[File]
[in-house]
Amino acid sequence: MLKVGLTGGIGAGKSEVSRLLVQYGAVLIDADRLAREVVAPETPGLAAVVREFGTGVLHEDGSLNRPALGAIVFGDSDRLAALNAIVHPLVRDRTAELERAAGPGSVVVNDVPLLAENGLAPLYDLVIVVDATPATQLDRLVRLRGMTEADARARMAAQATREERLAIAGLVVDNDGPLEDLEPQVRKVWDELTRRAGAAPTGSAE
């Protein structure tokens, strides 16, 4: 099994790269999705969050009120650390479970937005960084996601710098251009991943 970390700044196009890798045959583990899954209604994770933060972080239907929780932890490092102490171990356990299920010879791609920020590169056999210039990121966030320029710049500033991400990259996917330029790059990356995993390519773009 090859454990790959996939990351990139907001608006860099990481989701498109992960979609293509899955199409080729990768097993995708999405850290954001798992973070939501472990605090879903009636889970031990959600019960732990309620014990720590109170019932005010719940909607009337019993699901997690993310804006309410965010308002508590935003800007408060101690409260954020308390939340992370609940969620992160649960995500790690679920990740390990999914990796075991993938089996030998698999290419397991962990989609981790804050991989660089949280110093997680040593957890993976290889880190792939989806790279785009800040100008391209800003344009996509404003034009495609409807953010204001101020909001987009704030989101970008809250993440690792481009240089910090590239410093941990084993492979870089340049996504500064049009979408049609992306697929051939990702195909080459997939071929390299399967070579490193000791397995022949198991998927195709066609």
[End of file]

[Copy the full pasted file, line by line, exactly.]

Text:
[in-house]
Amino acid sequence: MLKVGLTGGIGAGKSEVSRLLVQYGAVLIDADRLAREVVAPETPGLAAVVREFGTGVLHEDGSLNRPALGAIVFGDSDRLAALNAIVHPLVRDRTAELERAAGPGSVVVNDVPLLAENGLAPLYDLVIVVDATPATQLDRLVRLRGMTEADARARMAAQATREERLAIAGLVVDNDGPLEDLEPQVRKVWDELTRRAGAAPTGSAE
């Protein structure tokens, strides 16, 4: 099994790269999705969050009120650390479970937005960084996601710098251009991943 970390700044196009890798045959583990899954209604994770933060972080239907929780932890490092102490171990356990299920010879791609920020590169056999210039990121966030320029710049500033991400990259996917330029790059990356995993390519773009 090859454990790959996939990351990139907001608006860099990481989701498109992960979609293509899955199409080729990768097993995708999405850290954001798992973070939501472990605090879903009636889970031990959600019960732990309620014990720590109170019932005010719940909607009337019993699901997690993310804006309410965010308002508590935003800007408060101690409260954020308390939340992370609940969620992160649960995500790690679920990740390990999914990796075991993938089996030998698999290419397991962990989609981790804050991989660089949280110093997680040593957890993976290889880190792939989806790279785009800040100008391209800003344009996509404003034009495609409807953010204001101020909001987009704030989101970008809250993440690792481009240089910090590239410093941990084993492979870089340049996504500064049009979408049609992306697929051939990702195909080459997939071929390299399967070579490193000791397995022949198991998927195709066609």